Love the fantastical worlds of sci-fi and fantasy? Grab a cup of your favorite beverage and check out this interview with Teri Polen, one of my Black Rose Writing “sisters.”
Before we dive in to the nitty gritty, what is Subject A36 about?
If genetic engineering could guarantee you and your family perfect health and unparalleled beauty, would you pay top dollar for it? Would you kill for it?
Residents of the Colony would. And do.
Only the Insurgents can stop them.
Seventeen-year-old Asher Solomon is a premier operative with the Insurgents. He and his team have rescued countless hostages, saving them from painful deaths in Colony labs as desirable genetic traits are stripped from their bodies.
He’s also suffered more losses than anyone should have to.
Then Asher gets intel that might give his people the upper hand. The Colony is searching for Subject A36. If the Insurgents determine the subject’s identity first, they might be able to turn the tide of the war.
Asher and his team embark on their riskiest mission ever, and the stakes have never been higher. But even if he survives the physical dangers, the devastating secrets he uncovers might destroy him.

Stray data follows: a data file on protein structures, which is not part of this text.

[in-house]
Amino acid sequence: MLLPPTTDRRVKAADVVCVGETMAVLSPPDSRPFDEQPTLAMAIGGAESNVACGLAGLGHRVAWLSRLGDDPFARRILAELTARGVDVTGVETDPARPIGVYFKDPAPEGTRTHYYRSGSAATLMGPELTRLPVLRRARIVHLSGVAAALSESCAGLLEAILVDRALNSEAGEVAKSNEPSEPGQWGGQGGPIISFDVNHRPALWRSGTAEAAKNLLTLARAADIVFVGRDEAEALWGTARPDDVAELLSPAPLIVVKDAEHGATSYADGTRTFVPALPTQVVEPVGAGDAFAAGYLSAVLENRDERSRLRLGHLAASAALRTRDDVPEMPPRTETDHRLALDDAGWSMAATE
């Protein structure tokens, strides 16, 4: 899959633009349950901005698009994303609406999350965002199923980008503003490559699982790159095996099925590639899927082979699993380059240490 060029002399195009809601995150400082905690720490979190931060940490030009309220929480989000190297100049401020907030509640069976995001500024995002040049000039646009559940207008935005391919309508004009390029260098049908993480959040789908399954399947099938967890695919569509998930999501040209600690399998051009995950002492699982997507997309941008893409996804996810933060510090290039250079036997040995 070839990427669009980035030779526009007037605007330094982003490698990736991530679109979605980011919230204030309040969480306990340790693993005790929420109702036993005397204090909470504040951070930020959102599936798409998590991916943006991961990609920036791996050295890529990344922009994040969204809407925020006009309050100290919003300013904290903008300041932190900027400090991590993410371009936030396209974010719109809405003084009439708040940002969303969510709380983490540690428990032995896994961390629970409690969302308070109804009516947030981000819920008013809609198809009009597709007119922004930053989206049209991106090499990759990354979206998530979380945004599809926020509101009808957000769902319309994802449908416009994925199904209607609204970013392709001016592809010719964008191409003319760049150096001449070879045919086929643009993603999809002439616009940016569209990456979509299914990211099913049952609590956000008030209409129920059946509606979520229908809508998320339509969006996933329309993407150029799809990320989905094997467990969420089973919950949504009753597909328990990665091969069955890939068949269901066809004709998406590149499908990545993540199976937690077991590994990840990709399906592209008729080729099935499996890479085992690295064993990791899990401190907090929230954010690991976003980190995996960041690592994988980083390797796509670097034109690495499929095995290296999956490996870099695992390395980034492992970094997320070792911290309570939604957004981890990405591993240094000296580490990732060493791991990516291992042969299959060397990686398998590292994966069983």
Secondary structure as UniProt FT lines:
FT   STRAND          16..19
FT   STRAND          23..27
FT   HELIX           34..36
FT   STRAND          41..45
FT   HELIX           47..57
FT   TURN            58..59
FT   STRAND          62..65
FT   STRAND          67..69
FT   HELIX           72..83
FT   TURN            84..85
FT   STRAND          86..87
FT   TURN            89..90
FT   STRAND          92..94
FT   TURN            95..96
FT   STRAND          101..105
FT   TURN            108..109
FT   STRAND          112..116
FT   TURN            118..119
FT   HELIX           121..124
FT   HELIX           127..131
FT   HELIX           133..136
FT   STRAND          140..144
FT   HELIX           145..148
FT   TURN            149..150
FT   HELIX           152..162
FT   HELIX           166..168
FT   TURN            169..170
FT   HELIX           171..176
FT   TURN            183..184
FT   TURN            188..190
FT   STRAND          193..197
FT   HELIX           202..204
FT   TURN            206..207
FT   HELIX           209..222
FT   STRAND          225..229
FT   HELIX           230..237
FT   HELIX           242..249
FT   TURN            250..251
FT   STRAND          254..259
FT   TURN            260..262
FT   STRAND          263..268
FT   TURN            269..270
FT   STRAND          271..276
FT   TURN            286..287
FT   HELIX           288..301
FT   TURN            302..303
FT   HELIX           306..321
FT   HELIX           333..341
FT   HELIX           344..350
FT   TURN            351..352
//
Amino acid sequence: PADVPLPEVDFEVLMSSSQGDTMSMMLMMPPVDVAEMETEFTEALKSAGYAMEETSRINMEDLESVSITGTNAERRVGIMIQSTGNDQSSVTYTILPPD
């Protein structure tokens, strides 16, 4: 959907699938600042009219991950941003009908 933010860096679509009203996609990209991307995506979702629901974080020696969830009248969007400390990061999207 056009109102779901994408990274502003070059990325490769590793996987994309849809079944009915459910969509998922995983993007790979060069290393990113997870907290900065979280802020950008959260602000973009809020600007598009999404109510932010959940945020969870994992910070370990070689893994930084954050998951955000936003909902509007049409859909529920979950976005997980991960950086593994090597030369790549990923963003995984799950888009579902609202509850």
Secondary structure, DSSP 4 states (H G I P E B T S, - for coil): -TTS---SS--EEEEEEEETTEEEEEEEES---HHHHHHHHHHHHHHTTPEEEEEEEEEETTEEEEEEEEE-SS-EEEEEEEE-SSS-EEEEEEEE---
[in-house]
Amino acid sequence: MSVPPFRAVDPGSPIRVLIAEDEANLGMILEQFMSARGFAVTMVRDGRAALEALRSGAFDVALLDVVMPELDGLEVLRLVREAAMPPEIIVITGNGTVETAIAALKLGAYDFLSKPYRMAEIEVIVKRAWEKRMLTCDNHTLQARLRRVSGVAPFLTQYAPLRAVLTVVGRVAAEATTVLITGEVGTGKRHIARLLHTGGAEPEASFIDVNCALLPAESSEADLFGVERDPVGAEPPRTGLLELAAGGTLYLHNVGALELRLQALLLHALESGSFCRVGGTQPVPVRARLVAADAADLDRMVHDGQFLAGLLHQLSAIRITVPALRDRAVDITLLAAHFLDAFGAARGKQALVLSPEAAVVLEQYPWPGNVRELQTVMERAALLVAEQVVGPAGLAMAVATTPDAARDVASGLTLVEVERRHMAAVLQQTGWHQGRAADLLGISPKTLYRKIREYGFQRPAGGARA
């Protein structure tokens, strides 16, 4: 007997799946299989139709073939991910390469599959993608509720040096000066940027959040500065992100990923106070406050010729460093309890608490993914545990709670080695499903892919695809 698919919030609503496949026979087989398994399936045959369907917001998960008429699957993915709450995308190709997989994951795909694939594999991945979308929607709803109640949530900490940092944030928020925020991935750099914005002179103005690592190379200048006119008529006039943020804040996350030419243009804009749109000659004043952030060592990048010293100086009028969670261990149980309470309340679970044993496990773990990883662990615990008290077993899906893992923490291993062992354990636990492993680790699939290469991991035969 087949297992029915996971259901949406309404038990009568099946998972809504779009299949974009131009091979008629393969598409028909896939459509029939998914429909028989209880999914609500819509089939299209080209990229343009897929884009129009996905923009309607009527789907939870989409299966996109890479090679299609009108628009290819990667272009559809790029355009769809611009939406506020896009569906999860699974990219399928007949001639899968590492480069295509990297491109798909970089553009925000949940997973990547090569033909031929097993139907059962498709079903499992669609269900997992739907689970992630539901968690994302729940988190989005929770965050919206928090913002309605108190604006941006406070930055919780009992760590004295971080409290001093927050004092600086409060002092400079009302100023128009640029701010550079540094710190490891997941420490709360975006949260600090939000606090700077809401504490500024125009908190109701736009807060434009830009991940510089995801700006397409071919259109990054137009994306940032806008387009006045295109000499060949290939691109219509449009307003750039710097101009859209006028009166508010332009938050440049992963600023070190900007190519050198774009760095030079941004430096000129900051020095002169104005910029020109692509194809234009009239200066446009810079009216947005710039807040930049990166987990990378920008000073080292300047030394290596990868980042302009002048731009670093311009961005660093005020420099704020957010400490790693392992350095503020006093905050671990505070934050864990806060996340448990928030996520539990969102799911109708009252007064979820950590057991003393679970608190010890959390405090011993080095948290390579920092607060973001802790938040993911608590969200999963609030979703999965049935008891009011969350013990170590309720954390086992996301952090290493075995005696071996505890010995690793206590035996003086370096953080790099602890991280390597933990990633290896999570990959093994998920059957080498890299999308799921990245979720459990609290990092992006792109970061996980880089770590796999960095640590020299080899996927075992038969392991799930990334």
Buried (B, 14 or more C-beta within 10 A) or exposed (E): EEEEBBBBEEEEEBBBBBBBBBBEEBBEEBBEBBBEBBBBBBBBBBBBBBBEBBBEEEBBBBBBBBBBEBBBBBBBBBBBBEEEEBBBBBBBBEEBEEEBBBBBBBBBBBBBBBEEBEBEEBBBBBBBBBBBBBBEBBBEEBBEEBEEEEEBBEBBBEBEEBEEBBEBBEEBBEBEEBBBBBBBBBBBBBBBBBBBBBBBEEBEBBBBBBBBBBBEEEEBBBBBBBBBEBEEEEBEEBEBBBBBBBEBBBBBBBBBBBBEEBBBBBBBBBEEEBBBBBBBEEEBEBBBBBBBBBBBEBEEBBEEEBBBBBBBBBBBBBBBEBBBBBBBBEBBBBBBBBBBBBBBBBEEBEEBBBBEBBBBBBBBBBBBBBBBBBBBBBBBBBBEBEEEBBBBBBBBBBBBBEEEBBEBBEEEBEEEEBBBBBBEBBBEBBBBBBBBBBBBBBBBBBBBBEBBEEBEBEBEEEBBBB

What first inspired the world you created for this book?
I’m kind of a science geek. Sometimes an idea gets stuck in my brain, goes through sort of an assembly line where I strip it down and rebuild it, and then out comes some twisted version of the original. In the case of Subject A36, I was watching an old episode of La Femme Nikita from the 90s (totally dating myself), and the seed was planted.
What do people in your invented world do for fun? Are there sports, games, music, or other activities they do in their free time?
In Subject A36, the operatives are under a tremendous amount of stress, so they need an outlet. Some downtime to recharge their brains. For Asher, it’s games of strategy – he loves playing chess with Noah. With Noah, it’s books. He reads anything he can get his hands on (there might be a little bit – okay, maybe a lot – of me in Noah). Brynn is into physical activities – mainly rock climbing and dirt bikes.
When you build a world, what is your process like? Do you do a lot of research upfront, wing it completely, or something in between?
I’m something in between. I’ll get the idea, begin shaping the world – what it looks like, how advanced it is compared to Earth, etc. – but then it evolves as I write the story. Types of food, manner of transportation, technology. What’s right with this world? What problems is it facing? I write sci-fi, but it’s not hard sci-fi. No way am I creative enough to come up with a different language or species. With this book involving genetic engineering, I did a fair amount of research and went down plenty of rabbit holes. It’s fascinating, and a little scary, with what’s being done in the field. Of course, I took several liberties for Subject A36. That’s why it’s called science fiction, right?
How central is the setting of your story to the story itself? Is it more of an interesting backdrop, or is it integral to the events of the story?